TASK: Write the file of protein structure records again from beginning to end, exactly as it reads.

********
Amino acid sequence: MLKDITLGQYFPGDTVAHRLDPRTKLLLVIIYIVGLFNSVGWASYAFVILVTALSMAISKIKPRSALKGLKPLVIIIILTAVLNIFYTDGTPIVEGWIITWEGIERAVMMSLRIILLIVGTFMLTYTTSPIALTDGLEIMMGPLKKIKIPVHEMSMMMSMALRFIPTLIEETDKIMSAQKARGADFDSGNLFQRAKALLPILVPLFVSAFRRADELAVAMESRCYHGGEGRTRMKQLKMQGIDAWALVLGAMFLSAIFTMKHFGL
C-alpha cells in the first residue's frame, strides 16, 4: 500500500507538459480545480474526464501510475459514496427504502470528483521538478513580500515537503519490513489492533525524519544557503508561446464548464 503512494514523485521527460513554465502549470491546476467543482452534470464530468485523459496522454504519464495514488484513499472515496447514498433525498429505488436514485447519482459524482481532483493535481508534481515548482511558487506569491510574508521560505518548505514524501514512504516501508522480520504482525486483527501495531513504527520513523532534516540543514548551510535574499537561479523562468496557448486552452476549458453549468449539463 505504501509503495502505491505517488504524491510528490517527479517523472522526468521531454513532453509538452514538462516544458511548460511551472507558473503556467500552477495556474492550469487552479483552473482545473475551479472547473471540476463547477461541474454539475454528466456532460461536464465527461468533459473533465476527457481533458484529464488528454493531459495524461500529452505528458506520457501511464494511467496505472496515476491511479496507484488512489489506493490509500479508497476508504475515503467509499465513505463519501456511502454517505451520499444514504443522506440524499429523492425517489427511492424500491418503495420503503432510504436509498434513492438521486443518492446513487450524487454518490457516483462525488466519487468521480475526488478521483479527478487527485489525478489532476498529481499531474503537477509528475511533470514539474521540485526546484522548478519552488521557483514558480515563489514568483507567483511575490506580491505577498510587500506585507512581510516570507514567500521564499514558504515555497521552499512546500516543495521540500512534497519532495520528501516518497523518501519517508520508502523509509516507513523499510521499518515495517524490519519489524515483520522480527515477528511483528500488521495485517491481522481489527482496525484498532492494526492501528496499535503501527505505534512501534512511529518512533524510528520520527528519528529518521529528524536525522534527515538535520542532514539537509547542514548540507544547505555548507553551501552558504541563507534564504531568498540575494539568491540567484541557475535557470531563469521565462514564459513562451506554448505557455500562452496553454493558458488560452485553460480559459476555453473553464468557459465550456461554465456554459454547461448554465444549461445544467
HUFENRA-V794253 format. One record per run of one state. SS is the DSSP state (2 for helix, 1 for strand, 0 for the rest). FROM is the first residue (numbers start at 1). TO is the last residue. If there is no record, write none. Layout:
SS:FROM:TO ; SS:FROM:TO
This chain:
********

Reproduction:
Amino acid sequence: MLKDITLGQYFPGDTVAHRLDPRTKLLLVIIYIVGLFNSVGWASYAFVILVTALSMAISKIKPRSALKGLKPLVIIIILTAVLNIFYTDGTPIVEGWIITWEGIERAVMMSLRIILLIVGTFMLTYTTSPIALTDGLEIMMGPLKKIKIPVHEMSMMMSMALRFIPTLIEETDKIMSAQKARGADFDSGNLFQRAKALLPILVPLFVSAFRRADELAVAMESRCYHGGEGRTRMKQLKMQGIDAWALVLGAMFLSAIFTMKHFGL
C-alpha cells in the first residue's frame, strides 16, 4: 500500500507538459480545480474526464501510475459514496427504502470528483521538478513580500515537503519490513489492533525524519544557503508561446464548464 503512494514523485521527460513554465502549470491546476467543482452534470464530468485523459496522454504519464495514488484513499472515496447514498433525498429505488436514485447519482459524482481532483493535481508534481515548482511558487506569491510574508521560505518548505514524501514512504516501508522480520504482525486483527501495531513504527520513523532534516540543514548551510535574499537561479523562468496557448486552452476549458453549468449539463 505504501509503495502505491505517488504524491510528490517527479517523472522526468521531454513532453509538452514538462516544458511548460511551472507558473503556467500552477495556474492550469487552479483552473482545473475551479472547473471540476463547477461541474454539475454528466456532460461536464465527461468533459473533465476527457481533458484529464488528454493531459495524461500529452505528458506520457501511464494511467496505472496515476491511479496507484488512489489506493490509500479508497476508504475515503467509499465513505463519501456511502454517505451520499444514504443522506440524499429523492425517489427511492424500491418503495420503503432510504436509498434513492438521486443518492446513487450524487454518490457516483462525488466519487468521480475526488478521483479527478487527485489525478489532476498529481499531474503537477509528475511533470514539474521540485526546484522548478519552488521557483514558480515563489514568483507567483511575490506580491505577498510587500506585507512581510516570507514567500521564499514558504515555497521552499512546500516543495521540500512534497519532495520528501516518497523518501519517508520508502523509509516507513523499510521499518515495517524490519519489524515483520522480527515477528511483528500488521495485517491481522481489527482496525484498532492494526492501528496499535503501527505505534512501534512511529518512533524510528520520527528519528529518521529528524536525522534527515538535520542532514539537509547542514548540507544547505555548507553551501552558504541563507534564504531568498540575494539568491540567484541557475535557470531563469521565462514564459513562451506554448505557455500562452496553454493558458488560452485553460480559459476555453473553464468557459465550456461554465456554459454547461448554465444549461445544467
HUFENRA-V794253 format. One record per run of one state. SS is the DSSP state (2 for helix, 1 for strand, 0 for the rest). FROM is the first residue (numbers start at 1). TO is the last residue. If there is no record, write none. Layout:
SS:FROM:TO ; SS:FROM:TO
This chain: